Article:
Today, in a moody late winter day, we have had ice and overcast skies, puddles of melting snow and brilliant sun.
But for our little town of 1000, it has been a tragic day. Blair’s Barbershop has burned to the ground. The people above the shop have lost their home.
While the details will come out in the news in the next several days, my eyes tear up. Blair had one of the longest, if not THE longest running business in town… 45+ years. His shop was a cozy place. Small, smoky from the woodstove and the lingering scent of customers, filled with memorabilia, deer antlers, antique toys and more. It was a landmark.
And as I write, it is being torn down, smouldering, stinking. Charred, rippled, century old beams- some of which are still in one piece- are toppling to the backhoe that sits in a narrow lane by the post office. It barely has room to swing around. I see the BLAIR’S BARBERSHOP sign in blue lettering get crunched. The sun is bright and people stand around in winter coats, but no toques or mittens.
Blair’s Barbershop shared an old stone wall with Stedman’s Department Store. That wall, and the valiant efforts of our local volunteer fire team, have saved Stedman’s. And the brick post office beside it. The post office is closed indefinitely due to smoke. The department store must also be.
I spoke to Giles, Stedman’s soon-to-retire owner, and he said, “You never know what you’ll wake up to, do you?” He is thankful. But he immediately thinks of Blair.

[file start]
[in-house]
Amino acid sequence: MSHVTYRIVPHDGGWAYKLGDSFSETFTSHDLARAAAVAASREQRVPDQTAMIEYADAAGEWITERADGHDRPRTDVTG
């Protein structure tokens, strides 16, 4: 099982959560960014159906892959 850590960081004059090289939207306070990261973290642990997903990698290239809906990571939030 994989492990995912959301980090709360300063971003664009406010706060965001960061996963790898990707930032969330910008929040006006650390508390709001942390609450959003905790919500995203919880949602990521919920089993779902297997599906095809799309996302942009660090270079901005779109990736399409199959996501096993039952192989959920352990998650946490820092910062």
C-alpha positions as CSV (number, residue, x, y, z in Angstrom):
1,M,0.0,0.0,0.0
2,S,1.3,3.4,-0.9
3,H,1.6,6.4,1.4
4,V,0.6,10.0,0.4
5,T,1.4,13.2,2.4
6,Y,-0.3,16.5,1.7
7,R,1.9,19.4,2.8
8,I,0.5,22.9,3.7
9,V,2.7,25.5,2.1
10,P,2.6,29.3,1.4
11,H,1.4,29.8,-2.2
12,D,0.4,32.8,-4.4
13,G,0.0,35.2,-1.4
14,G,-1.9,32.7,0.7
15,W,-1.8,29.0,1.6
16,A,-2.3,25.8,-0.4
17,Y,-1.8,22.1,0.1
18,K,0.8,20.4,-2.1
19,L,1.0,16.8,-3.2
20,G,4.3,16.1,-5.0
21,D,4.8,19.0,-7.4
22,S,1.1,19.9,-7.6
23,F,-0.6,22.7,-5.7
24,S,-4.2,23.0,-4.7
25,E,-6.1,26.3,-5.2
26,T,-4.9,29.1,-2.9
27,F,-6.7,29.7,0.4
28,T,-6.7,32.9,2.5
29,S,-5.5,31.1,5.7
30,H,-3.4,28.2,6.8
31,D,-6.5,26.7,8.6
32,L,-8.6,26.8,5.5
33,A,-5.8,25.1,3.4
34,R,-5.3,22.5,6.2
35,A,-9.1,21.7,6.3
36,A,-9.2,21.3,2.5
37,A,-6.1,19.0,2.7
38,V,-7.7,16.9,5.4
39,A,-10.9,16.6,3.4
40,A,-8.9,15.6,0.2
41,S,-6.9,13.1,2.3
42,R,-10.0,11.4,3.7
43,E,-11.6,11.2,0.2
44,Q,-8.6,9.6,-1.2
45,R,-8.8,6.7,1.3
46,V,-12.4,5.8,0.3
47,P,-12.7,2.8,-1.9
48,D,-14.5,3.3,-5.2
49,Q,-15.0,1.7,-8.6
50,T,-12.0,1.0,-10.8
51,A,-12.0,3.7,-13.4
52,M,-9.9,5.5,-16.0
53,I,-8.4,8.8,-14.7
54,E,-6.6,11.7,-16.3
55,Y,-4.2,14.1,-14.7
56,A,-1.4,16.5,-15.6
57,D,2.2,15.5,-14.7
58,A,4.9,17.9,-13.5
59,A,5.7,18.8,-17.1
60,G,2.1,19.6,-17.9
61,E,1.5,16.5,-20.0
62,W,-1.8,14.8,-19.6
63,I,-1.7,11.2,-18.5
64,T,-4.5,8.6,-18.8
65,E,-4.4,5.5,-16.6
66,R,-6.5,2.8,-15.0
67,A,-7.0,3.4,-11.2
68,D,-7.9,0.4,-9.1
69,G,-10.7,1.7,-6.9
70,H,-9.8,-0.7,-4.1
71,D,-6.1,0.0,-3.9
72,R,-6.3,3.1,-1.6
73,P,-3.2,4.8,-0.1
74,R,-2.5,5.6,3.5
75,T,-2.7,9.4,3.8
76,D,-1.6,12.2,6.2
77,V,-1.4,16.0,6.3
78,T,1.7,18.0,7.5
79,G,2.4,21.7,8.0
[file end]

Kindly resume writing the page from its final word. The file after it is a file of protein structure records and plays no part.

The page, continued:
Moments before, I crossed the street under police direction to go to FoodMart to get some of life’s essentials. I saw Blair coming the opposite way.
An OPP officer was leading him, almost supporting him. Blair is a man in shock, and I don’t think he even saw me. I feel nothing but sorrow for the man. He was alone when I saw him, and I felt grateful for the officer who was doing his duty with dignity. Blair’s entire life’s work and efforts and memories have gone to flame in a matter of hours, minutes even. Heartbreaking. Nothing will ever replace it.
I could have taken photos today, but it didn’t seem right. Even though the sidewalks had many people around, it was quiet, hushed almost. The cracking of timbers reverberating off the buildings across the street. It didn’t seem right to freeze such a moment in time into a still-life.
Ironically, there is a funeral home within a stone’s throw of the barbershop- basically at the back door. There was a funeral today. Everyone dressed in black. Exiting the funeral as the burned building is taken out. Parking is full on both sides of the street, some on snow banks. Traffic is moving in slow motion as this is also the detour route around Main Street.
Life is full of twists and turns that would probably overwhelm us if we saw them in advance. You never know what you’ll wake up to. So give thanks. Give thanks that you woke up. Give thanks for all the good in the world. Give thanks- always.